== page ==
Design and entrepreneurship education are often characterized by trying to create real-time learning (design-methodology based) flows in time-pressured frameworks involving real stakeholders or collaborators. This kind of experiential learning (Kolb, 1984) includes a process in which the student is taking charge of both the group and the individual's learning, steering the process and still reaching their goals in a collaborative learning situation. This can involve challenges like “wicked problems”, high levels of complexity and multiple layers of dilemmas in the problem-solving. All this can generate emotions impacting the learning and self-development processes - sometimes exposing the student to the emotional extremes and bringing the student as close as possible to their limits, bringing into mind, that educational psychology theory points at how developing a sense of performing valuable and controlled actions can improve the student motivation (Pekrun, 2006) These learning processes’ could create new insights on a deeper level, such as “Who am I?”, “What can I do?” and “What do I dare?”. (Lackeus, 2017)

The present review of the definition of entrepreneurship as a “new value creation” could very well include the design-educations in a learning-orientated definition of entrepreneurship rather than opportunity-creation definitions. (Blenker et al., 2011). “When someone creates something that is both novel and valuable for others and when that person also learns and develops profoundly from the undertaking, people tend to label it as entrepreneurship”. Lackeus (2020) describes the value-based entrepreneurship definition as “creating new kinds of value is a much broader activity type than creating a new organisation or a new business opportunity and can be seen in many people’s “everyday practice” in all societal sectors’’ (Lackeus, 2020, p. 941)

Most of the research on entrepreneurship and design education has focused on how we make our students reflect (think) and perform (act) in terms of entrepreneurial or designerly behaviour. But lately, Lackeus (2013, 2016a, 2017) has come up with a study of emotions as a potential indicator of the student’s status and performance. Lackeus described how three kinds of emotional events 1. interaction with the outside world, 2. uncertainty and ambiguity and 3. teamwork experience were linked to the student’s entrepreneurial development.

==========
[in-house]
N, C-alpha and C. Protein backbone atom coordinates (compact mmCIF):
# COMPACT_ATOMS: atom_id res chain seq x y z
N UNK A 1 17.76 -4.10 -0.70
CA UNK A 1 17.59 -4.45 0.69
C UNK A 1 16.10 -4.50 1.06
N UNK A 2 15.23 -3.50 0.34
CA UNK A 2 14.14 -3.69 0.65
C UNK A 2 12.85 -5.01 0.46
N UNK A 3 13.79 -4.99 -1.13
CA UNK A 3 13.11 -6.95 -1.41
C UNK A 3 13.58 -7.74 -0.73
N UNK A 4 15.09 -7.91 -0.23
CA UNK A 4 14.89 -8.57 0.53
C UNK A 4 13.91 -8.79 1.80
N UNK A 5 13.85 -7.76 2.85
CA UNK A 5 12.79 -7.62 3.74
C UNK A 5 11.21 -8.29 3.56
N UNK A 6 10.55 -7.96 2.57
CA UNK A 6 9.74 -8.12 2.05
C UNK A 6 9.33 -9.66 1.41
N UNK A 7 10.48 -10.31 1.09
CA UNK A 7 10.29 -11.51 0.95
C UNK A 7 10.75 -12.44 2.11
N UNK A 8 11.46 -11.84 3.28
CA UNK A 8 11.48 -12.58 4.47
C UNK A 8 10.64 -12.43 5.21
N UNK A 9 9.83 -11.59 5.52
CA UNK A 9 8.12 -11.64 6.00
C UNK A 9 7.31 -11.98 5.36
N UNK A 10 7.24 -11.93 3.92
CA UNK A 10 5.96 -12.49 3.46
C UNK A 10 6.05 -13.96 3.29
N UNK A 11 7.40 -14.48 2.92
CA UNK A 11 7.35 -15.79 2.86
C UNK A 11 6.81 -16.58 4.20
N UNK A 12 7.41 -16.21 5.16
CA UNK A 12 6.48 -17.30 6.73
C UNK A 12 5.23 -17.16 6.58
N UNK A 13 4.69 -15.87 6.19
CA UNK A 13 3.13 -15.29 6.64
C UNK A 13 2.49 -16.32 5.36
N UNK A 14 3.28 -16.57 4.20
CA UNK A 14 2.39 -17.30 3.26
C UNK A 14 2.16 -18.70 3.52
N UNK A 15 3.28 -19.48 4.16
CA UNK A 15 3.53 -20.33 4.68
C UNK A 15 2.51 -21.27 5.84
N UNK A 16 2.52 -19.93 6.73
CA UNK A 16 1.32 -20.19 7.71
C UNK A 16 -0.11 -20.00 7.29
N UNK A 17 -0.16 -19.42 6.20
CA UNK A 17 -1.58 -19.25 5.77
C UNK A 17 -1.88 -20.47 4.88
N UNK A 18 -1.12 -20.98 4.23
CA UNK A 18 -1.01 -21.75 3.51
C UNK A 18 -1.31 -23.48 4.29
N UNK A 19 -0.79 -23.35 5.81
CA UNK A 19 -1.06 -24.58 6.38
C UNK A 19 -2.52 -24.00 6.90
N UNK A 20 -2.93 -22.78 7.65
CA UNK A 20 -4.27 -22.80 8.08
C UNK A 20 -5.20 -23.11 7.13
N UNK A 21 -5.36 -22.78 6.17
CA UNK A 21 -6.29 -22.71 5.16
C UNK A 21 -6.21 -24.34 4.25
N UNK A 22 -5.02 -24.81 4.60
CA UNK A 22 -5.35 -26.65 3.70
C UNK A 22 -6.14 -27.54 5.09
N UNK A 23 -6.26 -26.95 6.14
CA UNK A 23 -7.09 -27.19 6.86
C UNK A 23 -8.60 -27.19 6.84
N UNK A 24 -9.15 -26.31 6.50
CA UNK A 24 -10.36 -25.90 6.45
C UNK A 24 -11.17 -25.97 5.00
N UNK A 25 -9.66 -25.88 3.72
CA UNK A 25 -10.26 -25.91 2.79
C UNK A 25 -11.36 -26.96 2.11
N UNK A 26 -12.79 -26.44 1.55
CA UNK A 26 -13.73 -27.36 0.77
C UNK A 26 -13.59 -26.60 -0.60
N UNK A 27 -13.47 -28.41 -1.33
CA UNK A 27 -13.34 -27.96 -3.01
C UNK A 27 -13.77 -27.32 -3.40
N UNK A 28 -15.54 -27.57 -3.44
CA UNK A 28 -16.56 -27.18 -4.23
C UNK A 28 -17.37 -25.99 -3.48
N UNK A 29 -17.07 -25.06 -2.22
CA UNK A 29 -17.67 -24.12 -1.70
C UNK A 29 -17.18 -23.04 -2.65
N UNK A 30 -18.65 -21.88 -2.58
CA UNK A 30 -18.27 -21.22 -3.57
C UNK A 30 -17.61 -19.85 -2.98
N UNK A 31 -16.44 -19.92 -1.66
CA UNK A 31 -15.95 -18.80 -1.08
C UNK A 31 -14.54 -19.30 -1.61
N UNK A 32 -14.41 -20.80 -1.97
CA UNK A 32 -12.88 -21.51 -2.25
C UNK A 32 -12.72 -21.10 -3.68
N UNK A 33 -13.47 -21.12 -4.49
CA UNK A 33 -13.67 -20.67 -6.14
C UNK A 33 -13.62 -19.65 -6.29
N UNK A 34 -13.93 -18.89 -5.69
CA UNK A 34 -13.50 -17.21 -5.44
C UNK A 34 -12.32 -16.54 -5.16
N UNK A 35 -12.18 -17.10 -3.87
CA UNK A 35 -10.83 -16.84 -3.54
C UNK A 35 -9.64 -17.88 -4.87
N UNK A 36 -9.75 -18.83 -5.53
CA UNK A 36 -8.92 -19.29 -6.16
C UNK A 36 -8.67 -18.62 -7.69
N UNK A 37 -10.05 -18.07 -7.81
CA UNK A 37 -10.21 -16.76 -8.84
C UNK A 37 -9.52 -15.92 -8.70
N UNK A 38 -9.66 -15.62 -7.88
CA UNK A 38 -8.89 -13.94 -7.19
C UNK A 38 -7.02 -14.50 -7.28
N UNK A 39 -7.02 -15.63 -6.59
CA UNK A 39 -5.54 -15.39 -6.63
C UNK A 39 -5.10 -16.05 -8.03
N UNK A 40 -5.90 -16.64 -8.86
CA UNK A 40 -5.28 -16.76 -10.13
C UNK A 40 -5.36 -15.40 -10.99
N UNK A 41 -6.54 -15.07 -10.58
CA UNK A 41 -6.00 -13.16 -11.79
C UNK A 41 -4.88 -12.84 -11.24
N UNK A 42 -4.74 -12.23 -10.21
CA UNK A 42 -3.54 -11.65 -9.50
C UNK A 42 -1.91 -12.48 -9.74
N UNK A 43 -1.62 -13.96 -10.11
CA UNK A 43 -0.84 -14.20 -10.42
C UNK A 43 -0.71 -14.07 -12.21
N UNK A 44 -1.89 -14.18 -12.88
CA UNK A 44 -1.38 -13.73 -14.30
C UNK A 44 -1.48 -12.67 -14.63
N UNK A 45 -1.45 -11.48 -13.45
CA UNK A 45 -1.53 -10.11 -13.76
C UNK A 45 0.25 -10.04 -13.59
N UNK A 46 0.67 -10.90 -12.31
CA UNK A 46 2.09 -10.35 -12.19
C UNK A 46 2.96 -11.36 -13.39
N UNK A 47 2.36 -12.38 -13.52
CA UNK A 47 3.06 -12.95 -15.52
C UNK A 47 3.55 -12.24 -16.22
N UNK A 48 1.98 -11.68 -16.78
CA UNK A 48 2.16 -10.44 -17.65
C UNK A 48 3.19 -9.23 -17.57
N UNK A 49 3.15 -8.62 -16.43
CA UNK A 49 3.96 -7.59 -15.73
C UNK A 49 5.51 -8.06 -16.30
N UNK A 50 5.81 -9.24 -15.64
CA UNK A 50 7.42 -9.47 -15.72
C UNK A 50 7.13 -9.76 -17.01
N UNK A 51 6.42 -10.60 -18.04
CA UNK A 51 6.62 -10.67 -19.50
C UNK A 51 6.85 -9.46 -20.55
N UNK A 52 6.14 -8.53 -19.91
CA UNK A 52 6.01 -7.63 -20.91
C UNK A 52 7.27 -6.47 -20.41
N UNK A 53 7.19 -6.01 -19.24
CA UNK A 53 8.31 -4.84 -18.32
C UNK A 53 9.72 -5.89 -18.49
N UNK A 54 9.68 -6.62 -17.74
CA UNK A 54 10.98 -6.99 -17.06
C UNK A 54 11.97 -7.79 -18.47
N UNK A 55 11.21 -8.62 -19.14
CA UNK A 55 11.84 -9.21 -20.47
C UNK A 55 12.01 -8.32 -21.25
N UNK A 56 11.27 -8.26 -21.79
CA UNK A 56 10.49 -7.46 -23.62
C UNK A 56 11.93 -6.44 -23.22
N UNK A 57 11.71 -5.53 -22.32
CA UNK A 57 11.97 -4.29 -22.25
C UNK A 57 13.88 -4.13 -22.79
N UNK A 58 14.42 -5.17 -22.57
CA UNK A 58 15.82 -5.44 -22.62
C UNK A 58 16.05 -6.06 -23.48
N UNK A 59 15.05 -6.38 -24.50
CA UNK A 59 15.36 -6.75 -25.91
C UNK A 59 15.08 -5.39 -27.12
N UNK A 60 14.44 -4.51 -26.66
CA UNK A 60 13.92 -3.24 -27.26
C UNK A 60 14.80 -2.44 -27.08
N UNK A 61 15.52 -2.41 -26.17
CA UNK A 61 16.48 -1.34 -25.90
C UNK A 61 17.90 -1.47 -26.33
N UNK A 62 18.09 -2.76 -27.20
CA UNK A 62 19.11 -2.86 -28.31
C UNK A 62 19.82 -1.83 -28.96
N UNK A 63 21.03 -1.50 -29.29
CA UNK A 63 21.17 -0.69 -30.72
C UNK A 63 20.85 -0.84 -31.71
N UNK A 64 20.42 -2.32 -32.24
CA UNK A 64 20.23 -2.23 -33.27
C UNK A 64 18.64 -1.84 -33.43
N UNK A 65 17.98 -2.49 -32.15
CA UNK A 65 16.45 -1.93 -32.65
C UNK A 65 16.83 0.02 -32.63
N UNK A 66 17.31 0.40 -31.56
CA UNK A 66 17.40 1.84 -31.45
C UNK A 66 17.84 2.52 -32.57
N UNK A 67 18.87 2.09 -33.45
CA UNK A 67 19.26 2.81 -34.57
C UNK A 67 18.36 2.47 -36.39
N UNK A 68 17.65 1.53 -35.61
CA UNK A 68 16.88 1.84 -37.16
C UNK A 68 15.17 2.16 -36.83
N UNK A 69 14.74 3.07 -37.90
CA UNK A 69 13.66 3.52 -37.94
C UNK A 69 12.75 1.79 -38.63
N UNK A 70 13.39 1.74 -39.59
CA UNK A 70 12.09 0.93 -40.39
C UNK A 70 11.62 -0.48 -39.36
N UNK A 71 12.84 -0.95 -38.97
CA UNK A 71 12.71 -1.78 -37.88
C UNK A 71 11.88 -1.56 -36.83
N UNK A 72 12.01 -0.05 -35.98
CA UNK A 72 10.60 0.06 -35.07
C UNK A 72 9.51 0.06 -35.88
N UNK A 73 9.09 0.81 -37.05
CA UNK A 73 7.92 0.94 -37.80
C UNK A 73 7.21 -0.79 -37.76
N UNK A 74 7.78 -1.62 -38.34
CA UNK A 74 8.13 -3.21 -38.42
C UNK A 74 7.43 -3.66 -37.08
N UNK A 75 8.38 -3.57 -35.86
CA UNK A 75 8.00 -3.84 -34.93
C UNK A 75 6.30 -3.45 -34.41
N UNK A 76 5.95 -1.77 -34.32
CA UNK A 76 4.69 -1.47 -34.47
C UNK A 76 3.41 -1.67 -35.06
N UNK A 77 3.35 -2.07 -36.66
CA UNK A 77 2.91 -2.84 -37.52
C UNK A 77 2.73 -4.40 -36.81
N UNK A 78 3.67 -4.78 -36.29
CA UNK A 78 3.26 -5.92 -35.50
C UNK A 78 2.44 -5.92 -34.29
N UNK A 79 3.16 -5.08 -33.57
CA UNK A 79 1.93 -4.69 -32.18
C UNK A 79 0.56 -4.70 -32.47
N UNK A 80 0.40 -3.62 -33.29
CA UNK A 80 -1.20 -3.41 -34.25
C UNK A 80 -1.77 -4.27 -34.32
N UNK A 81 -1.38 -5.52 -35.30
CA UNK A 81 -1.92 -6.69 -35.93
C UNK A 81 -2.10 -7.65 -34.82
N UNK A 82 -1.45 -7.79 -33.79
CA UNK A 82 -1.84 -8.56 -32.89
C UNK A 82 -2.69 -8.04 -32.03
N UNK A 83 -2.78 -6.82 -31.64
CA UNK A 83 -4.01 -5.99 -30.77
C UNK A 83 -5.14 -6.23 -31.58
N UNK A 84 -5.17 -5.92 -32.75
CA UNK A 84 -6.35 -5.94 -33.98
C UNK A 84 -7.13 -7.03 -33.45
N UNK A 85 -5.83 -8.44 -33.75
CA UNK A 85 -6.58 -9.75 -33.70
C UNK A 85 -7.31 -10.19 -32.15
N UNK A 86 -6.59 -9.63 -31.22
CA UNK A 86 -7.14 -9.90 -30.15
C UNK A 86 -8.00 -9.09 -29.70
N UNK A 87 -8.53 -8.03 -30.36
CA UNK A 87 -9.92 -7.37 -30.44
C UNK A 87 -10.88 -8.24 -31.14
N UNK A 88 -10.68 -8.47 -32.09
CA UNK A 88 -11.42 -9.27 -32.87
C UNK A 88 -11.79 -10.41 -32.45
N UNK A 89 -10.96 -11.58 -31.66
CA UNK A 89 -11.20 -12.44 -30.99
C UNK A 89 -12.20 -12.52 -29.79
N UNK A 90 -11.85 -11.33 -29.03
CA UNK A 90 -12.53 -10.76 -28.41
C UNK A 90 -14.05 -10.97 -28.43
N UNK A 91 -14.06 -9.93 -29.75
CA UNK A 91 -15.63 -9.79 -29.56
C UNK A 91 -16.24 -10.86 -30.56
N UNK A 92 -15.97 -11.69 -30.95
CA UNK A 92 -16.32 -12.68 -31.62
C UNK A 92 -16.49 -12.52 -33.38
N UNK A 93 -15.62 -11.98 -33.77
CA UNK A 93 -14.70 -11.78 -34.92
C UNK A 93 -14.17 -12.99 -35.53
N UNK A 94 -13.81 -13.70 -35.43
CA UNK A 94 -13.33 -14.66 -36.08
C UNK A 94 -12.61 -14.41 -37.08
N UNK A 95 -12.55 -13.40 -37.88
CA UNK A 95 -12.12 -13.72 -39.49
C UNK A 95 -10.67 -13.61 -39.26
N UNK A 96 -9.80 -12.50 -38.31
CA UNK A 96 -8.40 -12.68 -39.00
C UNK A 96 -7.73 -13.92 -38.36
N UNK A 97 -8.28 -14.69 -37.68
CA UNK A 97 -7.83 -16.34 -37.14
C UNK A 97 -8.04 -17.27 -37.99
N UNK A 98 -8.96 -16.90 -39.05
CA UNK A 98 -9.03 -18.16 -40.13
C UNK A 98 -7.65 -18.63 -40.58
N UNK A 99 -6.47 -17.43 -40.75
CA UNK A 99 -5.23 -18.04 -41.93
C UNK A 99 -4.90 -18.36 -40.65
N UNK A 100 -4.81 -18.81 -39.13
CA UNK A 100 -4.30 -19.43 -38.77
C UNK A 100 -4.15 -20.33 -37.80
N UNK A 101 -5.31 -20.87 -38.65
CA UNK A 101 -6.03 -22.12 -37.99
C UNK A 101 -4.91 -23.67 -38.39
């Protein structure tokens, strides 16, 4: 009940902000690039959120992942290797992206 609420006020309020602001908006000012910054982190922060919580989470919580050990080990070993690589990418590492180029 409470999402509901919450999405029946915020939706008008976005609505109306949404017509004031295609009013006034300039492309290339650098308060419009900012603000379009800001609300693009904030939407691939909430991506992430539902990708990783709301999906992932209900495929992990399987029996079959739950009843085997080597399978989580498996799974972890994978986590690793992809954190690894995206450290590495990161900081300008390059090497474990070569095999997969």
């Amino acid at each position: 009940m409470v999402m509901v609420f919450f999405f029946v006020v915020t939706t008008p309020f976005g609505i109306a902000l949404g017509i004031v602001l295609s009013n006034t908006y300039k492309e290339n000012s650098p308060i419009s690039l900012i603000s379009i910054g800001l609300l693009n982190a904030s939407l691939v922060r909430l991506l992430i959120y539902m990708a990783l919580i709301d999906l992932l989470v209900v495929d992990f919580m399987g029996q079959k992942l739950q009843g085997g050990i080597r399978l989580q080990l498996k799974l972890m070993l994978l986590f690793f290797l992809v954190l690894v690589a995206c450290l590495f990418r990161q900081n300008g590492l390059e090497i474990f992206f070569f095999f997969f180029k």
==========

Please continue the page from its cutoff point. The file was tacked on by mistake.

By using a holistic and emotional view of entrepreneurial learning and competencies, Lackeus’ studies show how emotional learning events are central to understanding how students become entrepreneurial and act towards the challenges facing them. The use of a variety of methodological strategies to discuss this with Higher Education students is crucial in developing new didactics for ESD. The basic principle is therefore using a participatory, democratic engaging evaluation of students’ comprehension of how they perform and work with sustainable development in their studies and when designing. The Yggdrasill Concept uses participant observation (with the researcher as a lecturer) and dialogical learning (Meijers, 2009) and classroom ethnography (Owens, 2012) when employed.

Yggdrasill wishes to implement a new didactical approach to teaching designers how to be aware of how emotions impact our dedication and our development of competencies over 2 years. Yggdrasill consists of four core elements:

1. A new experimental framing of teaching, in which emotions can work as accepted enhancers as well as restrainers of sustainable (SDG) learning, for both students and teachers including a “manual - description”. (Emotional Learning)

2. A personal Yggdrasill Box provides students and teachers with a reflection tool and frame for conversations about emotions, memories and learning processes.

3. An open process as a series of emotional surveys (diaries, padlet and analyzer) which will try to establish an understanding of how we can use an understanding of emotional learning in the future.